. . . Its fears and dislikes-for instance, its horror of the noble and the beautiful are childish; and so is its way of expressing them. Not by irony and sarcasm, but by jeers and grimaces, does Jazz mark its antipathies. Irony and wit are for the grown-ups. Jazz dislikes them as much as it dislikes nobility and beauty. They are the products of the cultivated intellect and jazz cannot away with intellect or culture. . . . Nobility, beauty, and intellectual subtlety are alike ruled out. . . .
' . . And, of course, it was delightful for those who sat drinking their cocktails and listening to nigger bands, to be told that, besides being the jolliest people on earth, they were the most sensitive and critically gifted. They . . . were the possessors of natural, uncorrupted taste. . . . Their instinct might be trusted: so, no more classical concerts and music lessons. . . .
The encouragement given to fatuous ignorance to swell with admiration of its own incompetence is perhaps what has turned
most violently so many intelligent and sensitive people against Jazz. They see that it encourages thousands of the stupid and vulgar to fancy that they can understand art, and hundreds of the conceited to imagine that they can create it. . . .
Even to understand art a man must make a great intellectual effort. One thing is not as good as another; so artists and amateurs must learn to choose. No easy matter, that: discrimination of this sort being something altogether different from telling a Manhattan from a Martini. To select as an artist or discriminate as a critic are needed feeling and intellect andmost distressing of all-study. However, unless I mistake, the effort will be made. The age of easy acceptance of the first thing that comes is closing. Thought rather than spirits is required, quality rather than colour, knowledge rather than irreticence,It is not so written, but it sounds like "Above all things, no more jazz!" A critic who would have hated jazz as bitterly as Mr Bell does, wrote once, alluding to a painter of the second rank:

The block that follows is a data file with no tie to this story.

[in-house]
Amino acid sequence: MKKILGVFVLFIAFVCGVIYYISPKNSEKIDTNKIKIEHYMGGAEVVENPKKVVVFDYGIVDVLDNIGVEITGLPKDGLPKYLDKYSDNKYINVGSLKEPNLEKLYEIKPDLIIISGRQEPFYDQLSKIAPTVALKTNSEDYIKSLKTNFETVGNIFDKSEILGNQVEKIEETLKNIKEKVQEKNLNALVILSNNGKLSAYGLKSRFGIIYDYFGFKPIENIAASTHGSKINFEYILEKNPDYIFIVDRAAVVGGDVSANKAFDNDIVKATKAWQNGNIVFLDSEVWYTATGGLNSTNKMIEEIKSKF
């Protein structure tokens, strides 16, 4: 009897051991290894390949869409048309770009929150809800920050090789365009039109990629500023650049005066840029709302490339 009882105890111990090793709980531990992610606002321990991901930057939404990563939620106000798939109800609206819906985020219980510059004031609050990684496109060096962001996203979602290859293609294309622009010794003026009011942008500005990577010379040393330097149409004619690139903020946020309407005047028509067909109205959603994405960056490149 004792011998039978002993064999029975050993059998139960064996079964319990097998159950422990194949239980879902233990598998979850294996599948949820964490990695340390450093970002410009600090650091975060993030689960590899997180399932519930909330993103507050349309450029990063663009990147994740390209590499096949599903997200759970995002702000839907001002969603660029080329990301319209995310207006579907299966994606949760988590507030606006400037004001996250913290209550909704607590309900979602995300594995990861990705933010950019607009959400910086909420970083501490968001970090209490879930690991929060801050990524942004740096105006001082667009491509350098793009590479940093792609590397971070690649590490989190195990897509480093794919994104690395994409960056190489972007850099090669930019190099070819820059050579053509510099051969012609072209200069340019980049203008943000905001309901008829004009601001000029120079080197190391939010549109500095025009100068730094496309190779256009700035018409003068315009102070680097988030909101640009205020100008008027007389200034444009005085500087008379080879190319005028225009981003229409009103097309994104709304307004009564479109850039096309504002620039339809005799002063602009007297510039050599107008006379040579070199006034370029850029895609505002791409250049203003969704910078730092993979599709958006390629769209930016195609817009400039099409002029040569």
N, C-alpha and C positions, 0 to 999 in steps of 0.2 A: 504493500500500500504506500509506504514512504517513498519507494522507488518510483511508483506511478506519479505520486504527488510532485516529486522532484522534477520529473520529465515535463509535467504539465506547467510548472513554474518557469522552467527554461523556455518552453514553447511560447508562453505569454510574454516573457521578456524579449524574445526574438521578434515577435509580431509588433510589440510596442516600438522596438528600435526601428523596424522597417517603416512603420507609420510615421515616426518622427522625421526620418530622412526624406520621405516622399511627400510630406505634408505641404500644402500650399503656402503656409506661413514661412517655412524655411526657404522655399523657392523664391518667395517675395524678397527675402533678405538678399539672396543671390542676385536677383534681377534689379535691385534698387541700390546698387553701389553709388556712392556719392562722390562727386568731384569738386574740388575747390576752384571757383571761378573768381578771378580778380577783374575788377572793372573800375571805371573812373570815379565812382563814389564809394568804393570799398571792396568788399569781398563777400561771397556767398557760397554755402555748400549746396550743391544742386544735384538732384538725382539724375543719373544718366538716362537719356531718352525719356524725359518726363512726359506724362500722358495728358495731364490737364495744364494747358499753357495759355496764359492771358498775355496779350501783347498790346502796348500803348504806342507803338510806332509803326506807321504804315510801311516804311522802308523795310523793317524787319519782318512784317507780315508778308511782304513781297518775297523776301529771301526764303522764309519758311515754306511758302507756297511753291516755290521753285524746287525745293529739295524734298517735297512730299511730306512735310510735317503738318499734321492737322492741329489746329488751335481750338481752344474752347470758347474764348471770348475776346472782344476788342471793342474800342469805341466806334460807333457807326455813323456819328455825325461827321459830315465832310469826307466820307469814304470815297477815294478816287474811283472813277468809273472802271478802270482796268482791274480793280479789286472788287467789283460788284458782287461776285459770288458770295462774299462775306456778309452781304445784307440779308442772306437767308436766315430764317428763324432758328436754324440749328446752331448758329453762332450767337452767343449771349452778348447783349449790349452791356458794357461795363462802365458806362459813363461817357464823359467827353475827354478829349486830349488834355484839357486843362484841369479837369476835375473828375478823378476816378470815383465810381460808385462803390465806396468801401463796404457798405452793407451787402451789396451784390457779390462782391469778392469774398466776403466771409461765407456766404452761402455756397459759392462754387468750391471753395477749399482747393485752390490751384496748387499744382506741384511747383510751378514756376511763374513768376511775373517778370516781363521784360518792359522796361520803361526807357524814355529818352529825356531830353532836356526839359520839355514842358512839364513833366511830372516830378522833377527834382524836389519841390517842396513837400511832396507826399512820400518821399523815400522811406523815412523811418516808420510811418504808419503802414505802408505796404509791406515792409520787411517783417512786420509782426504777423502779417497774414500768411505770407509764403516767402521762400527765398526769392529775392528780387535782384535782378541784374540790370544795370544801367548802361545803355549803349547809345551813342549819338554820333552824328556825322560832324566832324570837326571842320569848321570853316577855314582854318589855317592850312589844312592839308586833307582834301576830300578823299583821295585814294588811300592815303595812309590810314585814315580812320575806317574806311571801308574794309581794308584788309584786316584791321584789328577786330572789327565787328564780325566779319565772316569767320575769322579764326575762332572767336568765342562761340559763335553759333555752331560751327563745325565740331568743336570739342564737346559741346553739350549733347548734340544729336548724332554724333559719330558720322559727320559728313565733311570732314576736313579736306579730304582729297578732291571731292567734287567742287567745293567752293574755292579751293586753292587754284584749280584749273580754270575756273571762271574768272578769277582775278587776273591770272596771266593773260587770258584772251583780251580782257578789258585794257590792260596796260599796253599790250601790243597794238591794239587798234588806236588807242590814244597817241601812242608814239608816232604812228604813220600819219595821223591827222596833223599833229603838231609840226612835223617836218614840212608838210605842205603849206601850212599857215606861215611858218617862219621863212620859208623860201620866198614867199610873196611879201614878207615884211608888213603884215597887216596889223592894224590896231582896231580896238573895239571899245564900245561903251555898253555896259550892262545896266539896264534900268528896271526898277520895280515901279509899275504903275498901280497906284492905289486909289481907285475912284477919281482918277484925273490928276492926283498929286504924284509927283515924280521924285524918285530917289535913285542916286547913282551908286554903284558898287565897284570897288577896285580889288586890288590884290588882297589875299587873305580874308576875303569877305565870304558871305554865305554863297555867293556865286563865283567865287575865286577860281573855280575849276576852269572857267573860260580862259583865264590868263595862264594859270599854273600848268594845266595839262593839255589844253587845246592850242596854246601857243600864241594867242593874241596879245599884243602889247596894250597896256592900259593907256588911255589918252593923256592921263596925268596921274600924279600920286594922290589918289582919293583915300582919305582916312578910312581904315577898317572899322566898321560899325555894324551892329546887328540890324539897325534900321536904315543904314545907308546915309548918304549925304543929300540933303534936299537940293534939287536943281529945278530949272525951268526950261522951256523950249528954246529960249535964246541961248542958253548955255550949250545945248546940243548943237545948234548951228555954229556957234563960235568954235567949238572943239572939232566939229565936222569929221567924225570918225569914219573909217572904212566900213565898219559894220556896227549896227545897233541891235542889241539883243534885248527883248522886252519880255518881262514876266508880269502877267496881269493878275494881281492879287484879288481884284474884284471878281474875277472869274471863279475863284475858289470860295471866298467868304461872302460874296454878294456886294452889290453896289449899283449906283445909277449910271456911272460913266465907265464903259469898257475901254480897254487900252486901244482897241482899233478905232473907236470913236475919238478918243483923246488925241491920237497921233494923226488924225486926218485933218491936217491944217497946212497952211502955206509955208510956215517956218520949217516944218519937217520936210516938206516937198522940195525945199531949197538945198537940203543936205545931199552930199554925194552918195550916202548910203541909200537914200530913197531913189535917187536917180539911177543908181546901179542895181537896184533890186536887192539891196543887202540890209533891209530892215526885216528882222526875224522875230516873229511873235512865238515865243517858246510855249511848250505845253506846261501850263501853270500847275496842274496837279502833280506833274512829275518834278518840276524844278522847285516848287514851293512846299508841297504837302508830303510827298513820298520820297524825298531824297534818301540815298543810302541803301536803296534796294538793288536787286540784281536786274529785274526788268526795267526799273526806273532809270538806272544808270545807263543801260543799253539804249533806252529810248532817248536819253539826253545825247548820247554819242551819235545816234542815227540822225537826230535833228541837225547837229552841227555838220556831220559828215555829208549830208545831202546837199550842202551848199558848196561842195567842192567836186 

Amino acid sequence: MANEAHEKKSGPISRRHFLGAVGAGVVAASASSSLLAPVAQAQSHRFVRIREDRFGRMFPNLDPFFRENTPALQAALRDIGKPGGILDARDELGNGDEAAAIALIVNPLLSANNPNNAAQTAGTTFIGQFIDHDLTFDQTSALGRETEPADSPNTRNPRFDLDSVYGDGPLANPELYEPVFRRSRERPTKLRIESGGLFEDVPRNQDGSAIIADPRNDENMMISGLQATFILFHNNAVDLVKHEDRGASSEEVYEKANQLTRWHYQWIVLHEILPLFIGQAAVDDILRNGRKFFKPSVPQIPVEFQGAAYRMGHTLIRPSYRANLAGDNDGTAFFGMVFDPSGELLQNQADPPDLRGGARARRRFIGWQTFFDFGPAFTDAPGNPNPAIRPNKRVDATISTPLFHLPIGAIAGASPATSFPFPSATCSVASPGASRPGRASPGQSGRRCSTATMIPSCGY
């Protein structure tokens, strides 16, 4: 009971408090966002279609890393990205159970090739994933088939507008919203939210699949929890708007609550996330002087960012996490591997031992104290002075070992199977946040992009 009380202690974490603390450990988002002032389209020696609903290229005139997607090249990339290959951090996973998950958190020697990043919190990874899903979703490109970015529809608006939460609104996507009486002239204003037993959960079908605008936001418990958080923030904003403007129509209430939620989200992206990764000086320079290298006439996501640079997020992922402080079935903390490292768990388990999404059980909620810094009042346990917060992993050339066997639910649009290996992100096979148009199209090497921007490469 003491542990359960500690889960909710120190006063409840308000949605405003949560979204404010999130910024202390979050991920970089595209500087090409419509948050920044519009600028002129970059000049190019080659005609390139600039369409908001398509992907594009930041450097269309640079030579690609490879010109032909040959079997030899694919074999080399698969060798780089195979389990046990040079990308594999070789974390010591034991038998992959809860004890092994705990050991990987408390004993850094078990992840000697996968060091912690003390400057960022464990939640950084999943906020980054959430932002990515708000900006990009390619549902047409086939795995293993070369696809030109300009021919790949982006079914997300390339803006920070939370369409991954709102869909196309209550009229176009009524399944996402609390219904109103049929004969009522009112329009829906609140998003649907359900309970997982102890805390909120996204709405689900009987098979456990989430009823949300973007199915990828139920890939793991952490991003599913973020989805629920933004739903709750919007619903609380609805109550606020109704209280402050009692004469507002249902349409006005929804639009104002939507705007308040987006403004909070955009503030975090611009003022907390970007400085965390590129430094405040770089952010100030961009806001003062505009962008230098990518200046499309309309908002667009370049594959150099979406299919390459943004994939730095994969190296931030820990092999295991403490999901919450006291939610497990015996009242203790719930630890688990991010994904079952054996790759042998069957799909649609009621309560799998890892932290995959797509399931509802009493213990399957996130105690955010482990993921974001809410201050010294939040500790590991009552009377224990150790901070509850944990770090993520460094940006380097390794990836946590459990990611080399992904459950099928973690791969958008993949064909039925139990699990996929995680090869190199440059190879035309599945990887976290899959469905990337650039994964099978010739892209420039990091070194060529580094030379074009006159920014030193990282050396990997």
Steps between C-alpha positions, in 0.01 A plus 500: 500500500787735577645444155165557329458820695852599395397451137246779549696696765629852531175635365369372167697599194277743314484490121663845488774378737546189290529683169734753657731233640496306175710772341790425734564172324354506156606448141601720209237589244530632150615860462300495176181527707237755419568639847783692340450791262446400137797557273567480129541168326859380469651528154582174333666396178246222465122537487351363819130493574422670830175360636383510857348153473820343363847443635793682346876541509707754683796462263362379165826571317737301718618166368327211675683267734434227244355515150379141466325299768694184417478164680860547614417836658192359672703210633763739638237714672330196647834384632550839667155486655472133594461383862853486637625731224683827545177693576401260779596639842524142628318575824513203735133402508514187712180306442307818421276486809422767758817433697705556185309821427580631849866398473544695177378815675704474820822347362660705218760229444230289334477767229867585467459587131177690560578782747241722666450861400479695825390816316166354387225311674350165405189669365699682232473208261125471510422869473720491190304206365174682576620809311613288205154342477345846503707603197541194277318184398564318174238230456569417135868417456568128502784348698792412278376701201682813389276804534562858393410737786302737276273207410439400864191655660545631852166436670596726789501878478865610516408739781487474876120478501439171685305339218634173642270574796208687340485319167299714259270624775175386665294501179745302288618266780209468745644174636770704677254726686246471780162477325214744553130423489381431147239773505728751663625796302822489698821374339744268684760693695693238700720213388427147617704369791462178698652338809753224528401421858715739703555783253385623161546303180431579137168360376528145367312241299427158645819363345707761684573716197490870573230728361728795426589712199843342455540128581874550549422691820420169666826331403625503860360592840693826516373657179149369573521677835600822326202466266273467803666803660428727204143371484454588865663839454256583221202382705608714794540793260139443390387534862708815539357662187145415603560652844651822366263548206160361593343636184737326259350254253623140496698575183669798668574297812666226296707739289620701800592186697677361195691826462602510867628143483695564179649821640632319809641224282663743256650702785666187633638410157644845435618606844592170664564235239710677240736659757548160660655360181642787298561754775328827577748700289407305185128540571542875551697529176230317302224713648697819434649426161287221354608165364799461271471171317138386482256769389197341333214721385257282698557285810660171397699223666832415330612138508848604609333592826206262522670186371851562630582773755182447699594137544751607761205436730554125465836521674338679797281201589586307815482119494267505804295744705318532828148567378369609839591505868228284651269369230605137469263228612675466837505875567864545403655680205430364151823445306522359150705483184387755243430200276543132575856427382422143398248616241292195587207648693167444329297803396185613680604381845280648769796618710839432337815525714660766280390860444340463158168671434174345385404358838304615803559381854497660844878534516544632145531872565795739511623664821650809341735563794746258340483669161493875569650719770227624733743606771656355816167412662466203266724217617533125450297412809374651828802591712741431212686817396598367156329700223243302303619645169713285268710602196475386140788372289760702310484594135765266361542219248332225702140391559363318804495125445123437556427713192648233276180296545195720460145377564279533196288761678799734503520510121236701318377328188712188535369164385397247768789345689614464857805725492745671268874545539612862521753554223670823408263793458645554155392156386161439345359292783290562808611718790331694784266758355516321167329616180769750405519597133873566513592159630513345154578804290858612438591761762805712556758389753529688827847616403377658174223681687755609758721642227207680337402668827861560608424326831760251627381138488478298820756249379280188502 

intellect rather than singularity, wit rather than romps, precision rather than surprise, dignity rather than impudence, and lucidity above all things: plus de Jazz.
But, beside those great men, there is a certain number of artists who have a distinct faculty of their own, by which they convey to us a peculiar quality of pleasure which we cannot get elsewhere; and these, too, have their place in general culture, and must be interpreted to it by those who have felt their charm strongly, and are often the objects of a special diligence and a consideration wholly affectionate, just because there is not about them the stress of a great name and authority.--and beside the great arts there is a certain number of lesser arts which have also a pleasure to give; and if we savour it strongly and honestly we shall lose none of our delight in the others. But if we fear and hate them, how shall we go into the Presence?